The cabin measures a cozy 320 square feet, but makes good use of the available space. Step inside, and you’ll find a fully equipped kitchen to the right.
The kitchen comes impressively well equipped. In addition to a full set of utensils and pots and pans, the pantry comes well stocked with various spices, as well as tea and coffee. The tea and coffee comes courtesy of the owners, though the spices are orphaned by previous guests. You’re free to use whatever you want, but the owners kindly request you leave some behind as well. There’s even a French press to make coffee if that’s your thing. One thing to keep in mind – the lodge relies entirely on solar power to keep the lights on. The owners ask you to conserve as much as possible, and not use high draw appliances like blenders. Draw too much power, and you can trip the system. Not something you want to do when the repairman has to drive 270 miles to fix it…
To your left is the living room, equipped with a couch, a couple of tables, and a TV. Note that you can’t actually get any TV signal up here; Fairbanks is 270 miles away, after all. Instead, it’s there to watch DVDs if you brought your own.
Head straight back, and the downstairs bedroom is to the left. It’s small, but comes with a pair of twin-sized beds, and a well-placed power outlet.
Meanwhile, straight ahead at the very back of the cabin is the bathroom. Continuing a theme, it’s tight, but has both a tub and shower. I didn’t expect the tub, but greatly appreciated it for ease of giving the munchkin a bath. The water heater is rather unique; it’s on demand, in that it turns itself on when you turn on the hot water faucet.
There’s also an extra bed upstairs in the loft. To reach the loft, climb the wooden ladder from the living room.
Once up the ladder, you’ll find a queen-size bed, along with a fair amount of storage space. We had enough room to unfold Ashok’s travel crib up here. Watch your head, though; the ceiling is pretty low. There is also an extra outlet up here to plug in your gadgets.
Both Ashok and my mother enjoyed posing from the loft. My son in particular couldn’t get enough of going up and down the ladder.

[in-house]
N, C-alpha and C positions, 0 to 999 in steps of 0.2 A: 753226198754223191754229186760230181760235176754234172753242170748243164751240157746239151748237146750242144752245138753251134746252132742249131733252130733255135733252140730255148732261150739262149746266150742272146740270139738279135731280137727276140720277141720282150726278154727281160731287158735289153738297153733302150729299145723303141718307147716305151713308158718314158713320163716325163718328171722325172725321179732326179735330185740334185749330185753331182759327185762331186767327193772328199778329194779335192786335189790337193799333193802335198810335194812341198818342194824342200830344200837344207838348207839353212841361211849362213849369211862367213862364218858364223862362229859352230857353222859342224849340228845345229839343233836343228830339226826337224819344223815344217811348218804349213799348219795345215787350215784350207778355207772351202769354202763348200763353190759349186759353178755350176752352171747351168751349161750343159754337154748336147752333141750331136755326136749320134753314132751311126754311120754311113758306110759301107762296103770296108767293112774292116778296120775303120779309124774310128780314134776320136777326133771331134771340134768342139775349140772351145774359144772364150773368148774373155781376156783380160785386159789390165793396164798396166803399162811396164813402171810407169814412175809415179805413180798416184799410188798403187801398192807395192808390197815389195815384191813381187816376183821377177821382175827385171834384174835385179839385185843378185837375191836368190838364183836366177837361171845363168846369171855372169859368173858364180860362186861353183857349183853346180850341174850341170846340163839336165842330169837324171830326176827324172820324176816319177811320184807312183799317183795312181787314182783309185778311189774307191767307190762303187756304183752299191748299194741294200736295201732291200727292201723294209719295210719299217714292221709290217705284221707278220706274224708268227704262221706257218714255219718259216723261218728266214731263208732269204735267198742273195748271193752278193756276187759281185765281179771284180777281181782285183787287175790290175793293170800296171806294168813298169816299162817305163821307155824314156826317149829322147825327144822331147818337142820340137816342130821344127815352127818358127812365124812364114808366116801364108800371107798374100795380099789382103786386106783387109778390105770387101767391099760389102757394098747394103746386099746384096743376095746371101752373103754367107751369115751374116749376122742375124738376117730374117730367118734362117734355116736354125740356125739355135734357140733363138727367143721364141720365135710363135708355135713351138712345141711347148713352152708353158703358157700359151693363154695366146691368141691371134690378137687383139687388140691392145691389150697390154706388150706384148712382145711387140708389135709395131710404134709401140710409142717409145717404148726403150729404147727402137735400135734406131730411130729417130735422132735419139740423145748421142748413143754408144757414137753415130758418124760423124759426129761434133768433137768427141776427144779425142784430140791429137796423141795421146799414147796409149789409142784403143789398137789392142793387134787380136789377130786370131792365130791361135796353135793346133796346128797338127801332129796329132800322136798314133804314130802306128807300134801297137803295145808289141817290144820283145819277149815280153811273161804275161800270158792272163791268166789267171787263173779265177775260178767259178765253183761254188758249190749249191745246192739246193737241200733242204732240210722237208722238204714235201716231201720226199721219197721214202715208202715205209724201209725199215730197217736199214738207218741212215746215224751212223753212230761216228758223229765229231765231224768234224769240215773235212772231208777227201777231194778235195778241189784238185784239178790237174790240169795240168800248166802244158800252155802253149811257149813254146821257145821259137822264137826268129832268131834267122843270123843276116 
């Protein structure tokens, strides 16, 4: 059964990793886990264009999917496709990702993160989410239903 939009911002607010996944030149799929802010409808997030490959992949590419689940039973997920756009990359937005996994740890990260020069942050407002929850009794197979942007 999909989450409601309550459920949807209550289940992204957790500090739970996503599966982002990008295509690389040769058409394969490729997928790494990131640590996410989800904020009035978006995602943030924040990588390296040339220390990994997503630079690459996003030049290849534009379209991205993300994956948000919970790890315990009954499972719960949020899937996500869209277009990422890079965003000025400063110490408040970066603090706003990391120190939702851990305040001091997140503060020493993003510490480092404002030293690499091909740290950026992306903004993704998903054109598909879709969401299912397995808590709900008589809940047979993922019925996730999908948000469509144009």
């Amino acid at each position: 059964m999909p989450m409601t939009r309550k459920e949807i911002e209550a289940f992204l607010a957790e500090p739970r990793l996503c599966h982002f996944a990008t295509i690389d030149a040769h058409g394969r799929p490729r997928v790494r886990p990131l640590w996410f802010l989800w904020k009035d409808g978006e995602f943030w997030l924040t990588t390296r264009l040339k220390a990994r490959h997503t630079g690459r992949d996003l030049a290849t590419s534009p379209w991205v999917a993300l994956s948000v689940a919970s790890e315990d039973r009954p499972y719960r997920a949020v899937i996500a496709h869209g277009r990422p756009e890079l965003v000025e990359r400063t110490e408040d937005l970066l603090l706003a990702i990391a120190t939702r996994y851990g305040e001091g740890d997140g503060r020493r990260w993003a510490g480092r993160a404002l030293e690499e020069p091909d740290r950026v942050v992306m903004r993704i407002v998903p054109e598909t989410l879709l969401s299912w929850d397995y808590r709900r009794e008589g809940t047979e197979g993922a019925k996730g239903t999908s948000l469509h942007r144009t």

The cabin has an oil burning space heater for heat. Granted, it’s not terribly cold in August, but still, it kept the cabin plenty warm. One thing to also keep in mind when visiting in summer – the days are ridiculously long. The sun doesn’t set from late May through mid-July. By early August, you still have nearly 19 hours of daylight, with sunrise around 4:30 am and sunset around 11:30 pm. The curtains do their job, but just remember to draw them shut. Lest you fancy the sun shining in your face at really odd hours.
Finally, the unit was clean, and most importantly, everything worked as it should.
Next door to the Boreal cabin is the “Polar” cabin. It has a similar layout to Boreal, except there’s only one bed in the downstairs bedroom; thus, maximum occupancy is three persons.
If you’re looking to save some money, Boreal Lodging also has four standard motel rooms. Each room has two single beds; prices are $90 for one and $110 for two in the summer. Add $10 to each during the winter.
In the middle of the main building is a shared kitchen and common living room.
The main lodge has two shared bathrooms next door.
Boreal Lodging Wiseman – General Location and Property
If you’re looking for someplace to truly get away from it all, this is about as good a place as there is. The property itself is beautiful, situated on the banks of Wiseman Creek. You can enjoy a quiet hike along the creek in both directions. The lodge property itself is plenty large to enjoy a nice walk and enjoy the scenery of the foothills of the Brooks Range.
If you do plan on hiking here, don’t forget the bug spray. Alaskan mosquitoes are a special breed of evil in the summer.
Wiseman itself is a truly beautiful place, nestled in the Koyukuk River valley in the Brooks Range foothills. Think the landscape of the Rockies, but with a fraction of the people. (Because there are very few people crazy enough to actually drive this far north.)
If you find yourself heading up the Dalton Highway, Boreal Lodging in Wiseman is a great option to break up the trip. The family-run establishment offers clean, comfortable accommodations a cut above the other option along this stretch of the Dalton. It’s a great area to stretch your legs for a couple of days headed to or from the Arctic Ocean, or a good spot to watch the Northern Lights.